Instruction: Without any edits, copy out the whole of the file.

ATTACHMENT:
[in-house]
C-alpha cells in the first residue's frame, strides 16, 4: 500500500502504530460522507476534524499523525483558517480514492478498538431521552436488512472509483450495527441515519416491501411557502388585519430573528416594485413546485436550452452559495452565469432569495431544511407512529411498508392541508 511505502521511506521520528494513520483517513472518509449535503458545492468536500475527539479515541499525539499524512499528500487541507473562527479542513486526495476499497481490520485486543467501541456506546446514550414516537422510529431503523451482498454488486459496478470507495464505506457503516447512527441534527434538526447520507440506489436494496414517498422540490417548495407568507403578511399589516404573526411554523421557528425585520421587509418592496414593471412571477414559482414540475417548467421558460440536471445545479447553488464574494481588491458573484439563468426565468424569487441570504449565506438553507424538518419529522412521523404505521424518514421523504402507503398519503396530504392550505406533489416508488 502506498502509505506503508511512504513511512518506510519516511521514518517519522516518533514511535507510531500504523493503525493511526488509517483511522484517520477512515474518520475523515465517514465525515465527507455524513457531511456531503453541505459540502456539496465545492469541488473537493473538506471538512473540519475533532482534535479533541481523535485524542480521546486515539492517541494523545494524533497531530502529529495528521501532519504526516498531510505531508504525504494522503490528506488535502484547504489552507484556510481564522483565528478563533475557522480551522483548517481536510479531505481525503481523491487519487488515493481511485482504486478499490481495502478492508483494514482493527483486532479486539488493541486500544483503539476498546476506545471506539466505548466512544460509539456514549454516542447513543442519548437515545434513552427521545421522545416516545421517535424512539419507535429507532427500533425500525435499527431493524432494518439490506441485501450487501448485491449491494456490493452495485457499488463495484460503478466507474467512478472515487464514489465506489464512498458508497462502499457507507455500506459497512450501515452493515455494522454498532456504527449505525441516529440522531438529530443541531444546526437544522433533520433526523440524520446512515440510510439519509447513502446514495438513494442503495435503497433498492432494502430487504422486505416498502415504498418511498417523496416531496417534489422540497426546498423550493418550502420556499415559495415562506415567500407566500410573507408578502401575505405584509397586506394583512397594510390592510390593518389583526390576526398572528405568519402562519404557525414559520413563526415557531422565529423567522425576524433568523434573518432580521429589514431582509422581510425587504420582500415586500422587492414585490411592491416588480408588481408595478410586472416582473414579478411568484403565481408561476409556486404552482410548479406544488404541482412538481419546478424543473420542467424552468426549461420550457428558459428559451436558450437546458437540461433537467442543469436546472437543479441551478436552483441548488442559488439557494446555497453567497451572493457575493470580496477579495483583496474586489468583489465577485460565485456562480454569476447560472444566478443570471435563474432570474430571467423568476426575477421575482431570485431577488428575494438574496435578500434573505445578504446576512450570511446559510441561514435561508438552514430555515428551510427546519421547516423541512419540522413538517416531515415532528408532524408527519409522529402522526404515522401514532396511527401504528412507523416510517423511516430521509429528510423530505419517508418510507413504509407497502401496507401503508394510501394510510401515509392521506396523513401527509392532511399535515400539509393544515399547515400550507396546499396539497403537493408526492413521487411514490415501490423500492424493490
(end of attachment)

[in-house]
C-alpha cells in the first residue's frame, strides 16, 4: 500500500502504530460522507476534524499523525483558517480514492478498538431521552436488512472509483450495527441515519416491501411557502388585519430573528416594485413546485436550452452559495452565469432569495431544511407512529411498508392541508 511505502521511506521520528494513520483517513472518509449535503458545492468536500475527539479515541499525539499524512499528500487541507473562527479542513486526495476499497481490520485486543467501541456506546446514550414516537422510529431503523451482498454488486459496478470507495464505506457503516447512527441534527434538526447520507440506489436494496414517498422540490417548495407568507403578511399589516404573526411554523421557528425585520421587509418592496414593471412571477414559482414540475417548467421558460440536471445545479447553488464574494481588491458573484439563468426565468424569487441570504449565506438553507424538518419529522412521523404505521424518514421523504402507503398519503396530504392550505406533489416508488 502506498502509505506503508511512504513511512518506510519516511521514518517519522516518533514511535507510531500504523493503525493511526488509517483511522484517520477512515474518520475523515465517514465525515465527507455524513457531511456531503453541505459540502456539496465545492469541488473537493473538506471538512473540519475533532482534535479533541481523535485524542480521546486515539492517541494523545494524533497531530502529529495528521501532519504526516498531510505531508504525504494522503490528506488535502484547504489552507484556510481564522483565528478563533475557522480551522483548517481536510479531505481525503481523491487519487488515493481511485482504486478499490481495502478492508483494514482493527483486532479486539488493541486500544483503539476498546476506545471506539466505548466512544460509539456514549454516542447513543442519548437515545434513552427521545421522545416516545421517535424512539419507535429507532427500533425500525435499527431493524432494518439490506441485501450487501448485491449491494456490493452495485457499488463495484460503478466507474467512478472515487464514489465506489464512498458508497462502499457507507455500506459497512450501515452493515455494522454498532456504527449505525441516529440522531438529530443541531444546526437544522433533520433526523440524520446512515440510510439519509447513502446514495438513494442503495435503497433498492432494502430487504422486505416498502415504498418511498417523496416531496417534489422540497426546498423550493418550502420556499415559495415562506415567500407566500410573507408578502401575505405584509397586506394583512397594510390592510390593518389583526390576526398572528405568519402562519404557525414559520413563526415557531422565529423567522425576524433568523434573518432580521429589514431582509422581510425587504420582500415586500422587492414585490411592491416588480408588481408595478410586472416582473414579478411568484403565481408561476409556486404552482410548479406544488404541482412538481419546478424543473420542467424552468426549461420550457428558459428559451436558450437546458437540461433537467442543469436546472437543479441551478436552483441548488442559488439557494446555497453567497451572493457575493470580496477579495483583496474586489468583489465577485460565485456562480454569476447560472444566478443570471435563474432570474430571467423568476426575477421575482431570485431577488428575494438574496435578500434573505445578504446576512450570511446559510441561514435561508438552514430555515428551510427546519421547516423541512419540522413538517416531515415532528408532524408527519409522529402522526404515522401514532396511527401504528412507523416510517423511516430521509429528510423530505419517508418510507413504509407497502401496507401503508394510501394510510401515509392521506396523513401527509392532511399535515400539509393544515399547515400550507396546499396539497403537493408526492413521487411514490415501490423500492424493490